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Fleet Management Information for Sweeping Professionals

Isuzu Responds to Reported DPF System Troubles

by Ranger Kidwell-Ross

Isuzu Logo Over time, the WorldSweeper office has received a number of reports from parking lot sweeping contractors concerning trouble they were having with the DPF systems on their Isuzu chassis. As a result, we distributed a query to members of the World Sweeping Association.

This informal survey resulted in more contractors coming forward with their experiences on the topic. You may read those 'case histories' in our previous article (link opens into a new window). In fact, we suggest you do so prior to reading this follow-up with two of Isuzu Commercial Truck's top U.S. managers.

The following information is based on an audio podcast interview held in May of 2014 with two of the top managers of Isuzu Commercial Truck of America. Mike Rossetti is Director of Field Operations for the company, while Jim Barnes is Manager of Regional Fleet Sales.

DPF Filter First, some background: The diesel particulate filter (DPF) systems now installed on newer diesel engines in the U.S. marketplace are a federally mandated change designed to reduce emissions nationwide. The first DPF units on Isuzu engines first appeared in 2007, on the 2008 model year trucks. There is no question that the systems work to reduce diesel exhaust emissions.

Diesel particulate filters have a catalyst in front of them that generates heat. Enough heat must be produced to start a regeneration of the soot particles that become trapped in the diesel particulate filter. In order to do this, the vehicle must be running at a speed of over thirty miles per hour. Vehicles that run for significant distances at a lower speed, such as parking lot sweepers, have an exhaust system that is too cool to allow a regeneration. As a result, soot can build up to an excessive level.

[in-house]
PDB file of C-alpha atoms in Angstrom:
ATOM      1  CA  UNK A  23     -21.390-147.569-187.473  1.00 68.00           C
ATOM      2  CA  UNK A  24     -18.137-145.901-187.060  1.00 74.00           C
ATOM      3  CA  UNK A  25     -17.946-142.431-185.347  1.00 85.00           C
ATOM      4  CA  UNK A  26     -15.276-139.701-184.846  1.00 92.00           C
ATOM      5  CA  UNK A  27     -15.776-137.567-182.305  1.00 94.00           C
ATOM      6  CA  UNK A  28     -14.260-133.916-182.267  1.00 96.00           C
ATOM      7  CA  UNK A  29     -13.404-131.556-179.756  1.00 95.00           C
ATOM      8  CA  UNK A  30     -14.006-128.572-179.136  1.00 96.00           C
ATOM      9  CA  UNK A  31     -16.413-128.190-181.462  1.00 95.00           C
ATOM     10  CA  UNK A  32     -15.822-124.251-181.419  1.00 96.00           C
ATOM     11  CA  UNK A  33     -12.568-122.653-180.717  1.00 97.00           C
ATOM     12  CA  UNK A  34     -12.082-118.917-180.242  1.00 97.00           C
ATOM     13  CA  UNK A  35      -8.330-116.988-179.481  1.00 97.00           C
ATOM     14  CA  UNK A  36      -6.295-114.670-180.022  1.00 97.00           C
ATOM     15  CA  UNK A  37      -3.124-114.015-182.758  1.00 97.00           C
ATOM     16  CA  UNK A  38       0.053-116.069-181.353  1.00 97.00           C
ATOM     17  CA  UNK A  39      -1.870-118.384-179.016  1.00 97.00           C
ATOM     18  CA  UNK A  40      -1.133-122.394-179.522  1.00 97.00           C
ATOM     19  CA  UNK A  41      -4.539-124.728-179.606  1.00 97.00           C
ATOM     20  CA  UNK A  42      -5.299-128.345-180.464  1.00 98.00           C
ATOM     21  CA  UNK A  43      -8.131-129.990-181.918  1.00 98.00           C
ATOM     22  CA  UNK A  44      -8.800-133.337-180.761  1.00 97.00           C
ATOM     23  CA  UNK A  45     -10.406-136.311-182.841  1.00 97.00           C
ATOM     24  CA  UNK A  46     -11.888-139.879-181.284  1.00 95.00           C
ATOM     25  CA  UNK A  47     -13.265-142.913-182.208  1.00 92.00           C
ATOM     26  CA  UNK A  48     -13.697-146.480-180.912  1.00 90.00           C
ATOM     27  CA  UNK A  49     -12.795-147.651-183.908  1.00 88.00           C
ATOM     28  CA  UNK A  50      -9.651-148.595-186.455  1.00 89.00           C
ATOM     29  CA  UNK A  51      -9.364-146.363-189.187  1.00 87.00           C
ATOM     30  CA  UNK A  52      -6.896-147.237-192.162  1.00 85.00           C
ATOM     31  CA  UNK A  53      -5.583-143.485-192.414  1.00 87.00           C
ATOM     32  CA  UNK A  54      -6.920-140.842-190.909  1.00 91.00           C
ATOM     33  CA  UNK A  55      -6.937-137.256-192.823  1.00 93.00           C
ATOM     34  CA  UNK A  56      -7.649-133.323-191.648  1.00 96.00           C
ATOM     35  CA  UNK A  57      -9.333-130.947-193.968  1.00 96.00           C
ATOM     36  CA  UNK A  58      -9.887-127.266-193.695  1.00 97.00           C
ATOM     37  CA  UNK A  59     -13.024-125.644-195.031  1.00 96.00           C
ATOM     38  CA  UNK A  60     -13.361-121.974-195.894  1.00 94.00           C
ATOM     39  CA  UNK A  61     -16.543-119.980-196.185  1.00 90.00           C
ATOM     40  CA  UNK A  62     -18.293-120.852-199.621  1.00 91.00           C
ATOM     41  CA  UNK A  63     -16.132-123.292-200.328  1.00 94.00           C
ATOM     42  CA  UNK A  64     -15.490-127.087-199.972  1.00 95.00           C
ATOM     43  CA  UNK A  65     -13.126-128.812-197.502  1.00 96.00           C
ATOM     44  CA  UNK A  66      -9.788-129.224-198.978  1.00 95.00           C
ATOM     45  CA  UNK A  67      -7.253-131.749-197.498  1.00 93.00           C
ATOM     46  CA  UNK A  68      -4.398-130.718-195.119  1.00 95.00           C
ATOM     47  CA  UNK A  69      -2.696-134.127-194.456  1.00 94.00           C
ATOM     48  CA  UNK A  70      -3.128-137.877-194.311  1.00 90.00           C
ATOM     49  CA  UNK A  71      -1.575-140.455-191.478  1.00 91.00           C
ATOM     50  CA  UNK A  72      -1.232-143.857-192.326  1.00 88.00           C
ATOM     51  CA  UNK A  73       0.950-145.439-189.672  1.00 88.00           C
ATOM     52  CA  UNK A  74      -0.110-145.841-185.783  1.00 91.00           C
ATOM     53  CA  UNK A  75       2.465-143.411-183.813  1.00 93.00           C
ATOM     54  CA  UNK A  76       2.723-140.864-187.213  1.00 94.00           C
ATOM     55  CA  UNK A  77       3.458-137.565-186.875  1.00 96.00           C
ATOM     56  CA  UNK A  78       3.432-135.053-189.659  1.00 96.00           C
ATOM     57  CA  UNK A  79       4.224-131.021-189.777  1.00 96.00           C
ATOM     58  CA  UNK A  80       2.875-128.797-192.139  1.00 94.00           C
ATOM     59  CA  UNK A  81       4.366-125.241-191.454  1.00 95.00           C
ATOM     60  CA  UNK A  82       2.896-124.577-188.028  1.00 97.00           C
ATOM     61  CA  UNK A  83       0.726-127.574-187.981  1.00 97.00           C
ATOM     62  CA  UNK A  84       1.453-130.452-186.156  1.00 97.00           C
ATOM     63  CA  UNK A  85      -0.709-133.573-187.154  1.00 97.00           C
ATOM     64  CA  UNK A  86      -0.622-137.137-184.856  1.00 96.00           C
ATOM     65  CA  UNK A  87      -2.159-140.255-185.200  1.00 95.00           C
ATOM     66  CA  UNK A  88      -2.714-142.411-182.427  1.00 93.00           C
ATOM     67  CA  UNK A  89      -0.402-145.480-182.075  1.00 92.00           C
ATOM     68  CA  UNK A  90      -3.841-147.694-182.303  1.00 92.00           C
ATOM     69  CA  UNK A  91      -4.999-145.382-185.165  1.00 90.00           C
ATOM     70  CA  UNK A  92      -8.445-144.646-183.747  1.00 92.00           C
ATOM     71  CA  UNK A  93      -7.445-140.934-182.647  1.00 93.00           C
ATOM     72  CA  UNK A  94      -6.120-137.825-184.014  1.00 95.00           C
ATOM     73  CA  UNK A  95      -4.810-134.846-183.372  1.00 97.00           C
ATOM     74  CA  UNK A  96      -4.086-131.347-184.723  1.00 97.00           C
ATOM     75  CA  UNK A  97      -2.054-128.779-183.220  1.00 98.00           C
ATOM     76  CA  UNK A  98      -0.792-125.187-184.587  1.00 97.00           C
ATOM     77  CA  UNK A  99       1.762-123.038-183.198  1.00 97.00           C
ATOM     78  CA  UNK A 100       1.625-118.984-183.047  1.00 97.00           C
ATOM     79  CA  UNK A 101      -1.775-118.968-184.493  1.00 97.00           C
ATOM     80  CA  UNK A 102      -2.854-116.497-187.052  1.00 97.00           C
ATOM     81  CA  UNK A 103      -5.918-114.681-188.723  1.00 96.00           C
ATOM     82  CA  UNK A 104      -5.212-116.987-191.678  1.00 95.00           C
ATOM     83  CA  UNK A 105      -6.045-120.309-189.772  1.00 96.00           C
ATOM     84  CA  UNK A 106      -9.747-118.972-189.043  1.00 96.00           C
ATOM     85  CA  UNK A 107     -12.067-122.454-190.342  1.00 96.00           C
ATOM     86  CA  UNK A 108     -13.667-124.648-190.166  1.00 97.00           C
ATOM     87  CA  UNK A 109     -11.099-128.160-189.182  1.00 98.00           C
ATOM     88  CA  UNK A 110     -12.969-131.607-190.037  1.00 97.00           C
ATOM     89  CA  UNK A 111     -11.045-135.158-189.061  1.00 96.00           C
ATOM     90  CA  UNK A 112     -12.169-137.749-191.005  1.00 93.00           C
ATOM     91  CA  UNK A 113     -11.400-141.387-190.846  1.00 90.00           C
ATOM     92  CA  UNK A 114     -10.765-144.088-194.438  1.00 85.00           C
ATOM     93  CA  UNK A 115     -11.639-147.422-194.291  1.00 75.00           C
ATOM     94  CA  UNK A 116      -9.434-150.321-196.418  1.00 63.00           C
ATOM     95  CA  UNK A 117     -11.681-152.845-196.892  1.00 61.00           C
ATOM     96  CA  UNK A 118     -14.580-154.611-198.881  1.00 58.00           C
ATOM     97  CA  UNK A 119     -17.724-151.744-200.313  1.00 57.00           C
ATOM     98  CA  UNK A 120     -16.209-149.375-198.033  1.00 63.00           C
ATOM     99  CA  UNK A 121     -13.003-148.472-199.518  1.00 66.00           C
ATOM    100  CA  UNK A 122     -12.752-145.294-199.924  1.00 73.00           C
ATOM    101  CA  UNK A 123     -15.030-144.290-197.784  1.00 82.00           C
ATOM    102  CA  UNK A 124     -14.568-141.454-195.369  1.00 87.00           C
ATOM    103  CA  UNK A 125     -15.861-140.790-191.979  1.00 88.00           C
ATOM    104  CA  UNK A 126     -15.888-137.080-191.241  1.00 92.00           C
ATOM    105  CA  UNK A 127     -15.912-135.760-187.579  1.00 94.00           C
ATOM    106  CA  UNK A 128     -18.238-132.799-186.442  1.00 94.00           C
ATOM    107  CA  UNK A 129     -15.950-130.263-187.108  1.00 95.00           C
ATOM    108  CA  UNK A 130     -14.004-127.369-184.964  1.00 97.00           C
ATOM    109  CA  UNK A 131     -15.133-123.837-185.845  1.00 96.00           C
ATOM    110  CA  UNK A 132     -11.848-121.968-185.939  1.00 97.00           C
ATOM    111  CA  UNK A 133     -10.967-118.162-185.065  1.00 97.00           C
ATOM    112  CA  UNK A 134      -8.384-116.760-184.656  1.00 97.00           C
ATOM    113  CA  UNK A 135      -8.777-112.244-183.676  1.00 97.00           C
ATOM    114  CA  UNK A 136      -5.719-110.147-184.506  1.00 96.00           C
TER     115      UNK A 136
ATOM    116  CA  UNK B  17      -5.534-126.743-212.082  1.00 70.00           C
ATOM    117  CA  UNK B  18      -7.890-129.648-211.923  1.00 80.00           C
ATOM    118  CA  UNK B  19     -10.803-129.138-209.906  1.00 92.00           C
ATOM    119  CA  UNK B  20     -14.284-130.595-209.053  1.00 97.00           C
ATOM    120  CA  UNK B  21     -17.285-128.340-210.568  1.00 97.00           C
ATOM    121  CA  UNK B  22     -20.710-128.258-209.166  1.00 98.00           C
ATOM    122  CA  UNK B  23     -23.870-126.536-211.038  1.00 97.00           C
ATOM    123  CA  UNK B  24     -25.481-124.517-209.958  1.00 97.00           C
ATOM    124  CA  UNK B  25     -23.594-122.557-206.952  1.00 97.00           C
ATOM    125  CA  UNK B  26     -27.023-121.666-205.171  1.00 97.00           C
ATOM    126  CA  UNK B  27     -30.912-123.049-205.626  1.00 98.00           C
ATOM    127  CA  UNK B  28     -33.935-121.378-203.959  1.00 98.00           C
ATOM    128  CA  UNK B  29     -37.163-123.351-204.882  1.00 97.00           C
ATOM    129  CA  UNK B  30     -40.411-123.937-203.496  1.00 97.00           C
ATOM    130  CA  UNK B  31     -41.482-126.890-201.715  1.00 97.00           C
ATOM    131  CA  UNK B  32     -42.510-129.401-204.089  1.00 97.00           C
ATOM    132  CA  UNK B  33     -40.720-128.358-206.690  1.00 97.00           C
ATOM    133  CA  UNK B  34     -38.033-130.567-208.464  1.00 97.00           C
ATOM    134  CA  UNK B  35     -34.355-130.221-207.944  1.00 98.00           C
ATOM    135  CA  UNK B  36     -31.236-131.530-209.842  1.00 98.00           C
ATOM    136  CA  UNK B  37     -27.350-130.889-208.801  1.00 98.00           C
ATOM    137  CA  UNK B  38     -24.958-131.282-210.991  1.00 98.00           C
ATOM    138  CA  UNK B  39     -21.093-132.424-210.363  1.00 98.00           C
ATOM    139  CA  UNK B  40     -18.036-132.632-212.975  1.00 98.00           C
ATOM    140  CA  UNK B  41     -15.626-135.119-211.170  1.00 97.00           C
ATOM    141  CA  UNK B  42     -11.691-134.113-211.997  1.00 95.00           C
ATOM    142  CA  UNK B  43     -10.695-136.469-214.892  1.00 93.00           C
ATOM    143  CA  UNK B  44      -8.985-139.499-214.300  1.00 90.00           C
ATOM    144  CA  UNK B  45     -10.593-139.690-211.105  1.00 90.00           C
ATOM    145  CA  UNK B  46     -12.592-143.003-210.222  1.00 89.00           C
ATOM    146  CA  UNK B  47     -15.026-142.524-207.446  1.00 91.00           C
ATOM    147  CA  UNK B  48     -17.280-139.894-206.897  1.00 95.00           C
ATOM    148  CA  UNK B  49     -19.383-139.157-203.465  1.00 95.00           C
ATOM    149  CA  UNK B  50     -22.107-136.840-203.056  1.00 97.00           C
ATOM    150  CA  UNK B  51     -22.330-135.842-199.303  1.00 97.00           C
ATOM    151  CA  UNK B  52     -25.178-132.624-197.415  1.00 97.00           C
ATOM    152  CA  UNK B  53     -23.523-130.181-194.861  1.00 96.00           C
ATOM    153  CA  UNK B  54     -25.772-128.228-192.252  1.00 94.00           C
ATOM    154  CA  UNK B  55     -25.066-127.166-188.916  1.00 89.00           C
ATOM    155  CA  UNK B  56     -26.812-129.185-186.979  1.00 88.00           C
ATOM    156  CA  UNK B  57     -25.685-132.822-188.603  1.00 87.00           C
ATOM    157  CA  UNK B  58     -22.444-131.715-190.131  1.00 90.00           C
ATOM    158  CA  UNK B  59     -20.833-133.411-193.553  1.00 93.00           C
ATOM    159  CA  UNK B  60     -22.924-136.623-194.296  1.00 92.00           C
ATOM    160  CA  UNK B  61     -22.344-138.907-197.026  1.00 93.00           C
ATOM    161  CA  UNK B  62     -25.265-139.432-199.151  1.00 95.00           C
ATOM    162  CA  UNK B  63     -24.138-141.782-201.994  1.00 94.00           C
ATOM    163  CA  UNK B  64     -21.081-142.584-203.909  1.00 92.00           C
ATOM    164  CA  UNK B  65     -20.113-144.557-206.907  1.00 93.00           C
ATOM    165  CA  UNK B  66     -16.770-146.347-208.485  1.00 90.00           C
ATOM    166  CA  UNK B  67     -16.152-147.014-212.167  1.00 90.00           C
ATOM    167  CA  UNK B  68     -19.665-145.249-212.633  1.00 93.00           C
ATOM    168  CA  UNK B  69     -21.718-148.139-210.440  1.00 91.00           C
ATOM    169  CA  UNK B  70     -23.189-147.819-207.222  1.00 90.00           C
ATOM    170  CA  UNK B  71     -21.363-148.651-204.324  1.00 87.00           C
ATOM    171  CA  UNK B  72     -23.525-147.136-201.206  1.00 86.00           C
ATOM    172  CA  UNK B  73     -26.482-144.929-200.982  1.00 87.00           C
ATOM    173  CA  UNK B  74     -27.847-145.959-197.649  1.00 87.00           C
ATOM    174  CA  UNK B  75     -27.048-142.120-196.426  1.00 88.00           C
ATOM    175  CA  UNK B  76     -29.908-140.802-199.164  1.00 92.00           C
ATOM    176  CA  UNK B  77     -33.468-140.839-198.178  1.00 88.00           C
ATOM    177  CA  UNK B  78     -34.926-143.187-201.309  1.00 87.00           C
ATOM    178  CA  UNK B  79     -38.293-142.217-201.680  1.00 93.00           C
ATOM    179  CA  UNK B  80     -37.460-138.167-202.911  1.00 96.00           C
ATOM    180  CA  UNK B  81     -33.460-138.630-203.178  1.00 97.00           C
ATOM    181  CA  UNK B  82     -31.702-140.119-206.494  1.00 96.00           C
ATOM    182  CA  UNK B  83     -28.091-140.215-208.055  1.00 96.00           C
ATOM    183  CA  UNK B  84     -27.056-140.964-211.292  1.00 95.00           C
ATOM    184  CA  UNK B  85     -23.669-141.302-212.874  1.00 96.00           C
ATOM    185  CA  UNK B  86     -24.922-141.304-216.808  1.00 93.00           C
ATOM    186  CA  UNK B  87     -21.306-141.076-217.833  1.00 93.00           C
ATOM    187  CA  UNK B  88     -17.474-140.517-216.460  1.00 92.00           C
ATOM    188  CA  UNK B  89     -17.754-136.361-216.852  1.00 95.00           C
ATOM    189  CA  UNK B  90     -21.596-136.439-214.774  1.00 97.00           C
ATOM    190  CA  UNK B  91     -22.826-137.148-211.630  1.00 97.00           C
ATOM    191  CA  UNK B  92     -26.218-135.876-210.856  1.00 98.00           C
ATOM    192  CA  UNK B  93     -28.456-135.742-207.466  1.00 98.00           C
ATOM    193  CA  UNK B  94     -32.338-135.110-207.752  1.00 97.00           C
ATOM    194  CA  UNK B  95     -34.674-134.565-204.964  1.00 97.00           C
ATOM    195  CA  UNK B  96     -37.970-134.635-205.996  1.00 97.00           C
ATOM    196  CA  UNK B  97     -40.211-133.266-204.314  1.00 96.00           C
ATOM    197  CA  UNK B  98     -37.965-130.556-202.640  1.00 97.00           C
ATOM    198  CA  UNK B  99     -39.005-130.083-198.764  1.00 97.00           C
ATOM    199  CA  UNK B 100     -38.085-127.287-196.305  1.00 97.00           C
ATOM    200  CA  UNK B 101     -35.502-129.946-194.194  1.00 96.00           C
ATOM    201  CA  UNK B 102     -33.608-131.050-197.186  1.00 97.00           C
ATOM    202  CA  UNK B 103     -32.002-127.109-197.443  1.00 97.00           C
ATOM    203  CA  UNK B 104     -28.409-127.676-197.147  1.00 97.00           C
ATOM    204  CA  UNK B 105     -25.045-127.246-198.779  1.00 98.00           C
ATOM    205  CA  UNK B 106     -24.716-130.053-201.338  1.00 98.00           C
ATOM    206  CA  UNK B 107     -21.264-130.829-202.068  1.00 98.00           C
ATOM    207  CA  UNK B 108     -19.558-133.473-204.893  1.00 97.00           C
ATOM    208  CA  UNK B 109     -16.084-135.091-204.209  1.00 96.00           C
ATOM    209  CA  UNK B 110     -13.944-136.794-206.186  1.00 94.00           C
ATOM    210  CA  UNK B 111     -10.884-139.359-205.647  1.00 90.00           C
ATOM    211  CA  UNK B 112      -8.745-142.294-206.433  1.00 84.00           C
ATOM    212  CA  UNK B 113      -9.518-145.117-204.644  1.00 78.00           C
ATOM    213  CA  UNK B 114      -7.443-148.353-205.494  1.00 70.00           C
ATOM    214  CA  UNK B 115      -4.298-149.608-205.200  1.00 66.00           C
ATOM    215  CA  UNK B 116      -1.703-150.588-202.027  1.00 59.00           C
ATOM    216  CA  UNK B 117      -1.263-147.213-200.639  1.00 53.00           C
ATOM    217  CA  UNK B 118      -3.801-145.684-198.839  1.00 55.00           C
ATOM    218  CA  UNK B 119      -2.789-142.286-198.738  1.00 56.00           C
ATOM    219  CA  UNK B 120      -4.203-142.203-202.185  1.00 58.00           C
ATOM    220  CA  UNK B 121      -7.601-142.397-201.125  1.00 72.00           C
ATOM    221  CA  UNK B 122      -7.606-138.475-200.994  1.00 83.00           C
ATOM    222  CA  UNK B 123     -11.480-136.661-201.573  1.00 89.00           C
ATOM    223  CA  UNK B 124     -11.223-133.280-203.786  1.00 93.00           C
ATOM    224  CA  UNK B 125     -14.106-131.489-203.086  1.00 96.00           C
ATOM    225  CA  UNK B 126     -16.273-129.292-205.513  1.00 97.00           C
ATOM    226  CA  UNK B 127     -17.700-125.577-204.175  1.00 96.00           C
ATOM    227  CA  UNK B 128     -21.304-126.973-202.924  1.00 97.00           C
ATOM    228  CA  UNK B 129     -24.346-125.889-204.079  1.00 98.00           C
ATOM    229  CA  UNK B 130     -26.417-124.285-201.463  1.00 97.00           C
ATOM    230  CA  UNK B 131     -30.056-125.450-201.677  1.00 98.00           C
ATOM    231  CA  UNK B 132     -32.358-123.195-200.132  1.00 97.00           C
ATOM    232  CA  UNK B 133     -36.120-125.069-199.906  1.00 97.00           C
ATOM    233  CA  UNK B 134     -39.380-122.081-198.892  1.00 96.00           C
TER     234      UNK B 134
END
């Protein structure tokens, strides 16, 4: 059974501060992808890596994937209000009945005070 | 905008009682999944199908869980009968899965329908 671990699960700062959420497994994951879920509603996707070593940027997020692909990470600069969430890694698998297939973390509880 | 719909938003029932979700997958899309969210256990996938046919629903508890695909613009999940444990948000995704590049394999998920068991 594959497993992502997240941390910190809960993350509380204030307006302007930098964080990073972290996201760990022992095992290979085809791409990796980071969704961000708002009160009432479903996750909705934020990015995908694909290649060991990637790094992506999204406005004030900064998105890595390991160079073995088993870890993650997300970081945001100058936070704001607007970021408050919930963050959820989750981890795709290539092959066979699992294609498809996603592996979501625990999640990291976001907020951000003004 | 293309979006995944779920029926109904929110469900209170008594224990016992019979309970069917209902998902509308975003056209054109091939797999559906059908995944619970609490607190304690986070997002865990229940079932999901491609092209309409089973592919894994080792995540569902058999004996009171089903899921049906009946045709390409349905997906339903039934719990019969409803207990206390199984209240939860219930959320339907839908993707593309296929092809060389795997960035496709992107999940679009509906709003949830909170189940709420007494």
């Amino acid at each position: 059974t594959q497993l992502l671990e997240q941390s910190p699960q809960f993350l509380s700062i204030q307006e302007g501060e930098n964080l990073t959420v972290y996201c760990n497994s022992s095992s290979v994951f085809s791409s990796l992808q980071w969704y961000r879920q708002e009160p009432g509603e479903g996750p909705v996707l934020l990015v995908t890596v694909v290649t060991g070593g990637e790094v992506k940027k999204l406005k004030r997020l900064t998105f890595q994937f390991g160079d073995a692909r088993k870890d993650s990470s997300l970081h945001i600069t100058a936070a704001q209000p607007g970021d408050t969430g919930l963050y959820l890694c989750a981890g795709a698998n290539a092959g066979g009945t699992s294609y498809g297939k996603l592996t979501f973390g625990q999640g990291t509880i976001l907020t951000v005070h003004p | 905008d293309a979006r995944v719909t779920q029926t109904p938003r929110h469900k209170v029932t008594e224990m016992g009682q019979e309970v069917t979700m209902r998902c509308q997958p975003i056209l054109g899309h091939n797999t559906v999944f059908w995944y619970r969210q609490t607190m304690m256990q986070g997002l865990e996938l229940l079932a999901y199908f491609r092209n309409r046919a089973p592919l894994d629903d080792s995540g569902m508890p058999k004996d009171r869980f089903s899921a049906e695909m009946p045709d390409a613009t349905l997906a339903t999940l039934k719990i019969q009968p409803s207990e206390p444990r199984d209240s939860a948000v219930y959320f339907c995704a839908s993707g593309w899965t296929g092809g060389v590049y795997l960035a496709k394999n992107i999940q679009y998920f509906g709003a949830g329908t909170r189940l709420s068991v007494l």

Because both street sweepers and parking area sweepers spend a significant amount of time traveling at speeds lower than 30 mph, the sweeping industry is a prime example of one that might need to learn the more complicated intricacies involved in initiating manual regeneration of the DPF systems in its sweeper fleet.

"In sweeping and similar industries, the most important key to efficient operation is driver education," said Rossetti. "The people who do low speed operation, like sweeper operators, may drive far enough to the location where they start sweeping to initiate a standard, automatic DPF system regeneration. However, if they are very short trips that are not enough to do an automatic regeneration, at some point the operators must initiate a manual one. Unfortunately, this means the vehicle cannot be moved for about 20 minutes."

Here's how the system works: The vehicles are equipped with a warning light on the dash; when it turns green it shows that a regeneration is taking place. Ideally, this occurs automatically, with no driver interaction needed whatsoever. However, if for some reason the regeneration is interrupted, because the operator changes idle speeds quickly or does something else that causes the exhaust temperature to go down, the automatic regeneration process suspends itself until it gets to another optimum regeneration spot. At that point, the process will restart.

If that doesn't occur automatically, though, the soot will build up and that will increase the back pressure. Ultimately, the DPF system will become clogged such that the green light will turn yellow, which indicates that a manual regeneration must be initiated. To do this, the driver needs to put the vehicle into park and push the manual regeneration button. The green light will come on and it will take from 15-to-20 minutes of complete vehicle inactivity for the process to complete.